$aving with BIM (‘What is this BIM of yours going to save for us?’)

This is a question I get asked often.
One day, when I’m in a very bad mood, I’ll answer with:
‘It may $ave your butt yet, if you’re clever enough to jump on it in time!’

Wise-cracks aside, it is a legitimate question of course, and I would welcome it with open arms if it was raised after the questioner had put some effort into understanding what was involved in this ‘BIM of mine’.
I’d probably even concede to the unlikely opponent that presented me with a counter-argument that proved his Flat-CAD system could tick the same boxes as ‘my BIM’ while incurring a much lower cost.
I definitely would, with pleasure even, as it would also mean I could finally have an intelligent conversation on the subject.

Instead, I operate daily in environments where ‘modelling for interpretation’ is considered to be a dirty concept.
Creating a reference model as a navigation aid capable to link thousands of documents to, aimed for hundreds of people to be working with daily for years is looked at as an ‘unnecessary luxury’.
Getting highly qualified engineers do their own Word-document editing when writing reports is received as a hostile attack, ‘I would not go there if I was you’.

‘What is this BIM of yours going to save for us?’
I’ll tell you when you’re ready for it!

Wednesday, January 18, 2012

The Abu Dhabi Municipality is asking for CAD files from applicants of building permits...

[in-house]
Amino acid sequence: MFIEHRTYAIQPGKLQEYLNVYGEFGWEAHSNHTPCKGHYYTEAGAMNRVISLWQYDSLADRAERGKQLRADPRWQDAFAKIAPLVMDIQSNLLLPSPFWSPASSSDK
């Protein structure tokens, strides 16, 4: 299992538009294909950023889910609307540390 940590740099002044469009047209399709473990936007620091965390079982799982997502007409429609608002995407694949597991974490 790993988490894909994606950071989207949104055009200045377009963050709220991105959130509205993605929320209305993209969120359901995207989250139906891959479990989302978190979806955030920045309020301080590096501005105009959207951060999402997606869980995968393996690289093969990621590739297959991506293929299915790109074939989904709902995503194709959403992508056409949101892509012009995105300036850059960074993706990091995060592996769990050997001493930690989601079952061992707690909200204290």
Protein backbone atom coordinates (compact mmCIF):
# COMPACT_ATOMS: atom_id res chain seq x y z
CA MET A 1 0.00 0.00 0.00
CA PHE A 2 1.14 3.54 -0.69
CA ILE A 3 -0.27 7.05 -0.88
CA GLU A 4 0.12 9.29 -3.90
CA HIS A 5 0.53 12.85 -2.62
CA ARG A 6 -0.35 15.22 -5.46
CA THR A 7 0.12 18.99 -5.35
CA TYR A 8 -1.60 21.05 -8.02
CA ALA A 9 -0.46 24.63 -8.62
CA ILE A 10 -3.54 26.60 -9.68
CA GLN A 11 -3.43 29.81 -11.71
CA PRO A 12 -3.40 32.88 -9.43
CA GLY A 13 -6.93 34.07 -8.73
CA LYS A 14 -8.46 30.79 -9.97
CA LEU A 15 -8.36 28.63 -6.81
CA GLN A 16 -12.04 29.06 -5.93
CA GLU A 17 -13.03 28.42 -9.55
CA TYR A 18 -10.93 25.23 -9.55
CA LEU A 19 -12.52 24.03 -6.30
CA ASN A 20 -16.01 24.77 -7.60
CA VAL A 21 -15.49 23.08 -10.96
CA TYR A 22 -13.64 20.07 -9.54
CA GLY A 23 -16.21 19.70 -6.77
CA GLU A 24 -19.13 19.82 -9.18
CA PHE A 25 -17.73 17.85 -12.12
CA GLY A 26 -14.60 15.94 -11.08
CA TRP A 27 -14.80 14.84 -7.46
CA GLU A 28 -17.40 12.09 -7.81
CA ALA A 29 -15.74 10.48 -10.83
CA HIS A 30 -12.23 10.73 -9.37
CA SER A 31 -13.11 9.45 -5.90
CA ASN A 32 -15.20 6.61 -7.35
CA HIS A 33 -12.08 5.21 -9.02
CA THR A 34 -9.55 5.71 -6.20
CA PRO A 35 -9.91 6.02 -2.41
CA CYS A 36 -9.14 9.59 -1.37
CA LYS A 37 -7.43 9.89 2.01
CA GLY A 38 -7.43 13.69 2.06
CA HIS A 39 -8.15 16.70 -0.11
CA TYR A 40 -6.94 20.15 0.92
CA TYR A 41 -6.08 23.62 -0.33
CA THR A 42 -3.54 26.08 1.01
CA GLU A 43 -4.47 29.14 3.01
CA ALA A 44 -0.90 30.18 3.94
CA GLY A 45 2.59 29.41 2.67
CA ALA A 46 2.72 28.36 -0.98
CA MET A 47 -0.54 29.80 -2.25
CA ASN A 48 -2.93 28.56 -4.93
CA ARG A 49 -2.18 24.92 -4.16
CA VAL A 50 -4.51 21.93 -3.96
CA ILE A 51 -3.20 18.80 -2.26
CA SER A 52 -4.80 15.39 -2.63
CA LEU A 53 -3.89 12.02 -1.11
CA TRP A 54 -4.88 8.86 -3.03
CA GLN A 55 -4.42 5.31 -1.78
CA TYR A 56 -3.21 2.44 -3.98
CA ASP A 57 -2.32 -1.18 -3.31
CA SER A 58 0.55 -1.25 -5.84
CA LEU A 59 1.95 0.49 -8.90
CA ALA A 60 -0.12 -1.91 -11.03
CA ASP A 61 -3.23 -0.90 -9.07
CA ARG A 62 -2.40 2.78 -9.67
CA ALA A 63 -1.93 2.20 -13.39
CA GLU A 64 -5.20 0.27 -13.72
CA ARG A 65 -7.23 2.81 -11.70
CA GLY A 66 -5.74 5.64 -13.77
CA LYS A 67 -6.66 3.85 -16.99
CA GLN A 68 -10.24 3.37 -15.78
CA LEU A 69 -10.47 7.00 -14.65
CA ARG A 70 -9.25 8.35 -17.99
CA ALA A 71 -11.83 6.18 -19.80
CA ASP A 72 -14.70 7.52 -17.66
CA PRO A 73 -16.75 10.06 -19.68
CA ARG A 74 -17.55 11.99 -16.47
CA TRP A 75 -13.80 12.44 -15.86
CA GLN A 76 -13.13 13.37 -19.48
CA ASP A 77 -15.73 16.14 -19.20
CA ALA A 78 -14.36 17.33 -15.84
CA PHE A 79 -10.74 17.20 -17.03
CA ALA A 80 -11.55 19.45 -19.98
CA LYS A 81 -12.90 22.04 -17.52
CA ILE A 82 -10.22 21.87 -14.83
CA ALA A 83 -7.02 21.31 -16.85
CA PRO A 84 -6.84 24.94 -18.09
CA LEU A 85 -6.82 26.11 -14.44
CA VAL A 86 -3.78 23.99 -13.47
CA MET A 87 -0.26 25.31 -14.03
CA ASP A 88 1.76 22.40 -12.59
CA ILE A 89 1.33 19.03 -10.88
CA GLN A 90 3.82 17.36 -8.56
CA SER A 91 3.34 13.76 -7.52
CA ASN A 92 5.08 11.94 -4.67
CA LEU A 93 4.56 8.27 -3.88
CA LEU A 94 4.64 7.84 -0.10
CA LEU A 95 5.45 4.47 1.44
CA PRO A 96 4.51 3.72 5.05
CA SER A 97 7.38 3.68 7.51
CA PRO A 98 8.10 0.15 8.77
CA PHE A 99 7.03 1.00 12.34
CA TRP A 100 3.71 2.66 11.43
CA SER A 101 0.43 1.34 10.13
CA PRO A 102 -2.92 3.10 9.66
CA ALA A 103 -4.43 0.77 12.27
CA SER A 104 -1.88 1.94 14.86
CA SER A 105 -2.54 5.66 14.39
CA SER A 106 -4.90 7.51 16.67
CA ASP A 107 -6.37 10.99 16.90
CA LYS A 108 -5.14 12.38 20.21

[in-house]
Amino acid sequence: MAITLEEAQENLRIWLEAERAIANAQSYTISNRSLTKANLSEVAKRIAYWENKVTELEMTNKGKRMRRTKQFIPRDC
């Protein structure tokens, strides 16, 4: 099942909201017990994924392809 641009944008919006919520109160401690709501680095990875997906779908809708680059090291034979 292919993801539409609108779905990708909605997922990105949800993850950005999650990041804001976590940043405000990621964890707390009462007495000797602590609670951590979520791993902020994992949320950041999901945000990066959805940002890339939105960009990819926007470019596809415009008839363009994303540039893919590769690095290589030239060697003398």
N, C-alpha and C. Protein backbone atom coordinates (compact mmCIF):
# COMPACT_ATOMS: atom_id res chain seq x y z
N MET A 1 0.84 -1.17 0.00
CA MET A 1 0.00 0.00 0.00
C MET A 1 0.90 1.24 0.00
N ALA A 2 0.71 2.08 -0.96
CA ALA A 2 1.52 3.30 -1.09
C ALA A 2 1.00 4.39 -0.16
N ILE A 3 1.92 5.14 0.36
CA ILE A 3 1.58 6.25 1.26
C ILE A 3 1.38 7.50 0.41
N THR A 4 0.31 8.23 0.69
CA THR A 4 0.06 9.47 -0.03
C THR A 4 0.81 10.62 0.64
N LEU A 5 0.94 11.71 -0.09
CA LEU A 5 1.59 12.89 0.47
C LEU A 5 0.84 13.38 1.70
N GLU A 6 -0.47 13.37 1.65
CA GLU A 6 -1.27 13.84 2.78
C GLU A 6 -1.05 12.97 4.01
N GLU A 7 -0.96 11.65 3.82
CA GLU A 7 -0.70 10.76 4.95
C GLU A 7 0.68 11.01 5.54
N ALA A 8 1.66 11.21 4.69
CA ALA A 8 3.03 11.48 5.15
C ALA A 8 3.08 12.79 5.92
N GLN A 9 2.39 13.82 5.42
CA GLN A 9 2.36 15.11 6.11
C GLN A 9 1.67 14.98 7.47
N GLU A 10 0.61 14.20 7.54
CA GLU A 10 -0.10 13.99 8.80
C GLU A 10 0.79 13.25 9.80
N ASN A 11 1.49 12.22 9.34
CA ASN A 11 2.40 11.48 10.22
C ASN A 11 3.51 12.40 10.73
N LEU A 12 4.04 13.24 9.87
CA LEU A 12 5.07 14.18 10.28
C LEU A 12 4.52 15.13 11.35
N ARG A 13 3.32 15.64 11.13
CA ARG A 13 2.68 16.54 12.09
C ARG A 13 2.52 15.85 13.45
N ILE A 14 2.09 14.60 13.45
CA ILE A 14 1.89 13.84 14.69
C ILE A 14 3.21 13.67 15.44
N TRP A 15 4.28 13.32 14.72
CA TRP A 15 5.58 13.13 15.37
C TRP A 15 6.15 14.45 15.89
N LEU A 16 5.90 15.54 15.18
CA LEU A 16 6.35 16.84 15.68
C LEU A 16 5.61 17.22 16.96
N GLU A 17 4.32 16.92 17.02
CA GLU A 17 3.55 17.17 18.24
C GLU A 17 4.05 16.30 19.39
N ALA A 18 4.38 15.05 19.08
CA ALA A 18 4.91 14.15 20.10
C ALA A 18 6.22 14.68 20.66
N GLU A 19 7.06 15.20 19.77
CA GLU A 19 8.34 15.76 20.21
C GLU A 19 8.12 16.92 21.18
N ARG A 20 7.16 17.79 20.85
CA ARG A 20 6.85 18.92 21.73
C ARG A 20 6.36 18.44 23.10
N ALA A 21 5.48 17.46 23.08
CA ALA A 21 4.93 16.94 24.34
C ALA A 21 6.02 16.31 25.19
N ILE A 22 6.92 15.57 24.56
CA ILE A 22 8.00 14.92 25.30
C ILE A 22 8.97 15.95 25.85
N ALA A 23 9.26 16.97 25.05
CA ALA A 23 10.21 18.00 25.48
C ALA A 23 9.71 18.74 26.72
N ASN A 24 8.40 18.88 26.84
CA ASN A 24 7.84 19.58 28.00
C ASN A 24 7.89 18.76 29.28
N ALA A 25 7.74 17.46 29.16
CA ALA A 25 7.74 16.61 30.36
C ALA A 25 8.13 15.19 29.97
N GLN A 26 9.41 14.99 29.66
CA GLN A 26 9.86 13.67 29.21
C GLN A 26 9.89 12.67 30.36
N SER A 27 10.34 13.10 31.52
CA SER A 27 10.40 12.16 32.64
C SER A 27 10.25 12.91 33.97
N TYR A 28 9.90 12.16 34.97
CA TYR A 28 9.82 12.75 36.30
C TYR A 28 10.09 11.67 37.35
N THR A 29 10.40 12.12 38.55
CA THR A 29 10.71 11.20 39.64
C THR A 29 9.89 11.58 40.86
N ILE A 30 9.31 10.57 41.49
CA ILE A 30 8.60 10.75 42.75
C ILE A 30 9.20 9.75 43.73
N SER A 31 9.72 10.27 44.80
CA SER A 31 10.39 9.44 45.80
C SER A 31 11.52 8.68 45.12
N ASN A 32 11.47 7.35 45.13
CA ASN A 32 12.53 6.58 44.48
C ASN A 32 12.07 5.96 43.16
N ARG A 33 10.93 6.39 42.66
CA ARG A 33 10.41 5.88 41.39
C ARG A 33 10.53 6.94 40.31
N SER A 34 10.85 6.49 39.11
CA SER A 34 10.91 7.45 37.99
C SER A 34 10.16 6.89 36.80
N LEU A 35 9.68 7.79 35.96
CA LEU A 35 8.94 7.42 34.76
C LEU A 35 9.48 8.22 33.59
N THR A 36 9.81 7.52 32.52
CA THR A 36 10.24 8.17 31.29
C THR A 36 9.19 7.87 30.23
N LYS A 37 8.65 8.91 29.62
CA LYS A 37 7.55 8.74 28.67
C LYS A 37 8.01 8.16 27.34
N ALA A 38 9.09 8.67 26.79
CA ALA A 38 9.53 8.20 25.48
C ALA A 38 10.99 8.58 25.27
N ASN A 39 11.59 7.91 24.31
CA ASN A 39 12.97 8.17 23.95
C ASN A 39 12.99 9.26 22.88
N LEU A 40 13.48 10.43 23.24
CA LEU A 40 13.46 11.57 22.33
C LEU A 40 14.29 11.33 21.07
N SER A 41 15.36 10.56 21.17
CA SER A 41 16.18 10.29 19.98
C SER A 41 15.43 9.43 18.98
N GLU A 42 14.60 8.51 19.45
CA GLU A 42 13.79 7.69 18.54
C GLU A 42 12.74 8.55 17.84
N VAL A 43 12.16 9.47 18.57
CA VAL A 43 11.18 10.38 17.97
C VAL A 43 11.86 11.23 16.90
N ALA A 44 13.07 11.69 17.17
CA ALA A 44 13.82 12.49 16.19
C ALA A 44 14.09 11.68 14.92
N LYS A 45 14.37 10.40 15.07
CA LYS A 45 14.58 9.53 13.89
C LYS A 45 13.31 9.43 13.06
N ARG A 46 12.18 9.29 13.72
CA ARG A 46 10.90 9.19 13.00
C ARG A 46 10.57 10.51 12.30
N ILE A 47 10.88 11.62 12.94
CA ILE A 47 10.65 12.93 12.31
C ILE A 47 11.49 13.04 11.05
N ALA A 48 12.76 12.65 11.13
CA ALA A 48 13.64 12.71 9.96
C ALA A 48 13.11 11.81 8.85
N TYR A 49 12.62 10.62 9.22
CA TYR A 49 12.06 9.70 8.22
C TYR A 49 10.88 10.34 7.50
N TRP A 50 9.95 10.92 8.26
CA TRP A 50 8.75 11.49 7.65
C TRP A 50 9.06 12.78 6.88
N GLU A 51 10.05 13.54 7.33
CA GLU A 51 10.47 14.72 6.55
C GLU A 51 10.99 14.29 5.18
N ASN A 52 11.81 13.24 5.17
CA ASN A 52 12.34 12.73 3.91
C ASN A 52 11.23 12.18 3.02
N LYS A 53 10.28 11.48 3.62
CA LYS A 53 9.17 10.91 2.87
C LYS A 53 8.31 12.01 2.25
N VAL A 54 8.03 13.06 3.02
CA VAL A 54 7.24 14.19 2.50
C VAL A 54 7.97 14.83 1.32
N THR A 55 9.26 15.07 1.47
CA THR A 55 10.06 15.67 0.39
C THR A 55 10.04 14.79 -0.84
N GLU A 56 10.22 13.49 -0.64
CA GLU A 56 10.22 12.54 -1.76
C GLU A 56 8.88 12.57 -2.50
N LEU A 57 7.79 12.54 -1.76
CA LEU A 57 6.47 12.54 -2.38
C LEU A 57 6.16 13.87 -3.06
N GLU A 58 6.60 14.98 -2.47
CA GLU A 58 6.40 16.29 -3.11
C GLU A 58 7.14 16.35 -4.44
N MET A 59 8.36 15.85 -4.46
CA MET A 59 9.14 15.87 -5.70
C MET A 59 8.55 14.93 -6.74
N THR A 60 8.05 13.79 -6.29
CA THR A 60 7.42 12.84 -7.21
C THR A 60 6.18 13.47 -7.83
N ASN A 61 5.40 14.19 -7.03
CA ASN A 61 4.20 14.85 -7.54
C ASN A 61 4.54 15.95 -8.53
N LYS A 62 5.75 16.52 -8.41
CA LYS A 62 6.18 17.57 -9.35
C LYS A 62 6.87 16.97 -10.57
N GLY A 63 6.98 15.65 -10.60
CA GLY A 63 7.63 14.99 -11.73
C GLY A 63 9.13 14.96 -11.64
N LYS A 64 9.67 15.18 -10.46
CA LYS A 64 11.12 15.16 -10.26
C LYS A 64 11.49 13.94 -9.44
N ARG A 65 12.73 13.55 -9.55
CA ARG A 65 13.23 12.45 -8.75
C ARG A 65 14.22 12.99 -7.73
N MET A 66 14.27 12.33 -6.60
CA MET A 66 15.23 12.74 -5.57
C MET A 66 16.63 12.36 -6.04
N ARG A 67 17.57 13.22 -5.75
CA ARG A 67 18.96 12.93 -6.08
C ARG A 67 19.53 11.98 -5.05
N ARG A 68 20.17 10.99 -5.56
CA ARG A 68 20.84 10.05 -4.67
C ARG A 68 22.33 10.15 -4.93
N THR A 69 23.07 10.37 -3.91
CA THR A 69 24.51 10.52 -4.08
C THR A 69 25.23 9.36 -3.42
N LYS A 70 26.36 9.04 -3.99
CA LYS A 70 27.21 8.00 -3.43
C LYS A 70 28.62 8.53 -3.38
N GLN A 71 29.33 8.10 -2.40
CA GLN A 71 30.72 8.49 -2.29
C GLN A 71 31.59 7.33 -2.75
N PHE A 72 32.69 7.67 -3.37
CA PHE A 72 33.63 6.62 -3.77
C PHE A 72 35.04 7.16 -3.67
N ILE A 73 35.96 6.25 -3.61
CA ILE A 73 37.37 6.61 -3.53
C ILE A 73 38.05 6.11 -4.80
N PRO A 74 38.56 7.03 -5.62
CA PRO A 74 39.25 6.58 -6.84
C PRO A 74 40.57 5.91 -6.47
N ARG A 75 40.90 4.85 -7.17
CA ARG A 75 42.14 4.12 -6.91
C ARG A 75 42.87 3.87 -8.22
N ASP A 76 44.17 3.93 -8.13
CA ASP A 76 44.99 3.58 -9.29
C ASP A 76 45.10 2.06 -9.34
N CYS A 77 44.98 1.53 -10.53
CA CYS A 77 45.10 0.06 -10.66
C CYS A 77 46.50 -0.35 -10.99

Not sure if this can be considered good news for the BIM-minded operating in the region.
Only a couple of days ago I stated in this blog, that sticking to-and improving a wobbly-but functioning-FlatCAD system often makes more sense than jumping half-heartedly into BIM.
It felt great publishing that thought publically, BTW - I once lost my job over saying something similar.
Doggedly sticking to the theory that the only way BIM can be successfully implemented is by going ‘cold-turkey’ on CAD did not help my prospects of lasting in the said position, of the BIM-software-vendor-consultancy, but that is another story.

So, I’ve been reading with some interest the specification that CAD files provided as part of future building permits and as-built drawings will need to comply with.
All reasonably easy to follow, technically not challenging, yet, still a major step in the wrong direction, I believe.

The last 2 decades of CAD existing within the official framework, yet contractually non-binding has kept the doors open for changes to be made for the better.
For FlatCAD to be leaving these murky waters for officially endorsed ‘standards’ solidifies something that the industry should have left behind by now.

In fact, my hunch is that making these CAD standards work across the board (in one city alone) will be difficult, might as well go cold-turkey and BIM.

Saturday, January 14, 2012